In a time when global efforts are required to address climate change, Pope Francis unprecedentedly published an encyclical on climate change, poverty and inequality in 2015. This is the first time a Pope from The Roman Catholic Church has addressed an encyclical to all “people living on planet Earth”. It has extraordinary meaning for the relationship between religion and science. In the article Science and religion in dialogue over the global commons, authors Ottmar Edenhofer, Christian Flachsland and Brigitte Knopf explore the significance of the Pope’s encyclical. Continue reading

The Need for Social Sciences in Climate Policy

by Becky Strong

In 2015, David G. Victor, a professor of international relations at the University of California, San Diego wrote about the importance of looking into the social sciences when seeking to implement policies about climate change. Victor believes that the Intergovernmental Panel on Climate Change (IPCC) has become irrelevant to climate policy due to its focus on only the most well-known facts about climate change and avoidance of controversy.
He believes that in order to find insights that truly matter regarding climate change, one must look beyond the natural sciences. Continue reading

Fool Me Once, Shame on You. Fool Me Twice, Shame on Me.

by Jassmin Del Rio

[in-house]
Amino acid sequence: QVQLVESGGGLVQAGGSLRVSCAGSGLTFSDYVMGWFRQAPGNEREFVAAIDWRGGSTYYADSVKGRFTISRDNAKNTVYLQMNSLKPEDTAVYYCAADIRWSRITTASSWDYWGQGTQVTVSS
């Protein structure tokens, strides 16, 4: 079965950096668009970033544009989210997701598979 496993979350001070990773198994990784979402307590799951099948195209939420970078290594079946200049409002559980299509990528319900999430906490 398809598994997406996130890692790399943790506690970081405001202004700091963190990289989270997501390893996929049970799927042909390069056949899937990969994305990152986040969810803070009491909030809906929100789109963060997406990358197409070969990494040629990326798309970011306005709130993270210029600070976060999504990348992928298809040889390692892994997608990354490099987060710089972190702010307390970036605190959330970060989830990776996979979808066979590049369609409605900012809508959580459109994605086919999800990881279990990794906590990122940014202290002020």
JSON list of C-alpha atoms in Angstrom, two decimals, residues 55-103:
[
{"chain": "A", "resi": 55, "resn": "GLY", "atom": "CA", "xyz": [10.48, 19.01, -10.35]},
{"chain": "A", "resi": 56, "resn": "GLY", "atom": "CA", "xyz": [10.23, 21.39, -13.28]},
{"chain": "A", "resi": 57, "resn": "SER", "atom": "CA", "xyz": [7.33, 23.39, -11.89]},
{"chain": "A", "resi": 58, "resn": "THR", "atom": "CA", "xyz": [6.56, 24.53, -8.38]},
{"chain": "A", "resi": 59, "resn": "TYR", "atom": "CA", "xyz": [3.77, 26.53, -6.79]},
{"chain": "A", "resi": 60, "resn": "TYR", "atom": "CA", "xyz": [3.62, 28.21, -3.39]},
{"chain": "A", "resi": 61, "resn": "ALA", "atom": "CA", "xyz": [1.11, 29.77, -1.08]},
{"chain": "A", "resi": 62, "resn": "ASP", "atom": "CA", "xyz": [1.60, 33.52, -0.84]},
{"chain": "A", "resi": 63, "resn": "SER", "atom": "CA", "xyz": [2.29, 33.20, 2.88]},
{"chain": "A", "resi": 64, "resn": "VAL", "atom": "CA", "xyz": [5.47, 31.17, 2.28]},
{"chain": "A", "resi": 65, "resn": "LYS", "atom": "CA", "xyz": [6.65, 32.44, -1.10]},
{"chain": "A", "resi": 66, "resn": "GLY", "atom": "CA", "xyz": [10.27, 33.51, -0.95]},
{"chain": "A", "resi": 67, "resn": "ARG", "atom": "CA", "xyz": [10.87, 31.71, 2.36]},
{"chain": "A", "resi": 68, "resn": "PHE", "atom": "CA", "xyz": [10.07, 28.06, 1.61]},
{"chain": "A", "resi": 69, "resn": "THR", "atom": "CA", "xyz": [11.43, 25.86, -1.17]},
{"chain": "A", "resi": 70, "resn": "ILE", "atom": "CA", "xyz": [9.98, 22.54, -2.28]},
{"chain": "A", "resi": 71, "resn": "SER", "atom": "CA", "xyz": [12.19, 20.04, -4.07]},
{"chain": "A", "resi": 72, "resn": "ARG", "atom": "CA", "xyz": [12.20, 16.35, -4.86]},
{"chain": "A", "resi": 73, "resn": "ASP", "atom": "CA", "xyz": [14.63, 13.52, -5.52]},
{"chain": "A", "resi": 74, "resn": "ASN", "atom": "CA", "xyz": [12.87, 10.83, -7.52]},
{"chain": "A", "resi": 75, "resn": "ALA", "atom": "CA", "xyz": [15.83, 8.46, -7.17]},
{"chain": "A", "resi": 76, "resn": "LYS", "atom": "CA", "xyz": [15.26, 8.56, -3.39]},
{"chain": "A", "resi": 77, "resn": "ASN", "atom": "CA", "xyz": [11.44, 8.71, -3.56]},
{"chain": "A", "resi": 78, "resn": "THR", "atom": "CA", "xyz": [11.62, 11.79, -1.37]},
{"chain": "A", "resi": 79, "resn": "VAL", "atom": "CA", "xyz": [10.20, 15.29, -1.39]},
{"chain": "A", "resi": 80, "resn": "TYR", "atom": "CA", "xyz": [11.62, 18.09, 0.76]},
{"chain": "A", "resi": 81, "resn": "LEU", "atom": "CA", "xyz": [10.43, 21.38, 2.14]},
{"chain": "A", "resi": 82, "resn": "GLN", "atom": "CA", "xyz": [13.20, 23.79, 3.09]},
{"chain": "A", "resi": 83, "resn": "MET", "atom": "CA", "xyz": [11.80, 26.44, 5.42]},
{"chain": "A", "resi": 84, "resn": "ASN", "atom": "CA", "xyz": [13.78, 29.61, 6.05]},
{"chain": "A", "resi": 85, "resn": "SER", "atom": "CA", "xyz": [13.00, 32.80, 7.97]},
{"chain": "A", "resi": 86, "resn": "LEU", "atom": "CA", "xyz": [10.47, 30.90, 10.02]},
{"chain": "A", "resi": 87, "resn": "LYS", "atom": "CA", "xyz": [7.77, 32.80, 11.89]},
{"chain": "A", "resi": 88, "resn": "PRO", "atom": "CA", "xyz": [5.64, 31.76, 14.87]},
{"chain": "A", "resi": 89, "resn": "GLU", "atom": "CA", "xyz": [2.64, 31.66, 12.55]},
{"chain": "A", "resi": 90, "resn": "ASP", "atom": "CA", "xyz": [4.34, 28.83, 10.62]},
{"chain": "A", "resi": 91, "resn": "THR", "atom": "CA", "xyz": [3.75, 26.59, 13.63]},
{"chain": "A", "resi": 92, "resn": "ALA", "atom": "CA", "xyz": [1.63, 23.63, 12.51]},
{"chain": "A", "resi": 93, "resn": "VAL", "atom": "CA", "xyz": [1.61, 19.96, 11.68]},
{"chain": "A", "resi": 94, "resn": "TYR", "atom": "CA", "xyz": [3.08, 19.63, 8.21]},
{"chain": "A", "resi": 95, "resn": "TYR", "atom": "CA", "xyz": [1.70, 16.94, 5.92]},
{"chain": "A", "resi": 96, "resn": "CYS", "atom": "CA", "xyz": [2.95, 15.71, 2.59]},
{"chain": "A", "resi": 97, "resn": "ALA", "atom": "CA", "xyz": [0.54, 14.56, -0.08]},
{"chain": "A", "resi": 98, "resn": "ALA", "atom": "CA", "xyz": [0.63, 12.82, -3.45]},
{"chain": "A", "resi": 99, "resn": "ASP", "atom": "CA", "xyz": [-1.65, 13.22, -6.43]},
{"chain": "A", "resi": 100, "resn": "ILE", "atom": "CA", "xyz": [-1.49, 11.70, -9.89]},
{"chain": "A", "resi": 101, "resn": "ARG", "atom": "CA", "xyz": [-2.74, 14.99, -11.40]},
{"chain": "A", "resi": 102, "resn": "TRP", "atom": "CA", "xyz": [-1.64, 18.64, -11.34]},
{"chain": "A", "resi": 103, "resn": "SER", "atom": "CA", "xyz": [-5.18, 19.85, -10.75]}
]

Is lack of education the reason that skeptics of climate change are skeptics? Chloe Lucas, Peat Leith, and Aidan Davison suggest that, instead, a lack of trust in the scientific community is a main contributor to the skepticism. The Intergovernmental Panel on Climate Change (IPCC) was established by the United Nations (UN) to produce “consensus reports” on the effects of climate change. At first, IPCC was thought of as a trustworthy organization, however, that changed in some people’s eyes after the events of “Climategate” in 2009, the release of 1079 emails that were stolen from the Climate Research Unit at the University of East Anglia. Upon reading the emails, conservatives concluded that scientists were reporting false statistics, dismissing data that disagreed with climate change, and covering up errors. Subsequently, the general public grew doubtful of the scientific community and their reports on anything related to climate change. Continue reading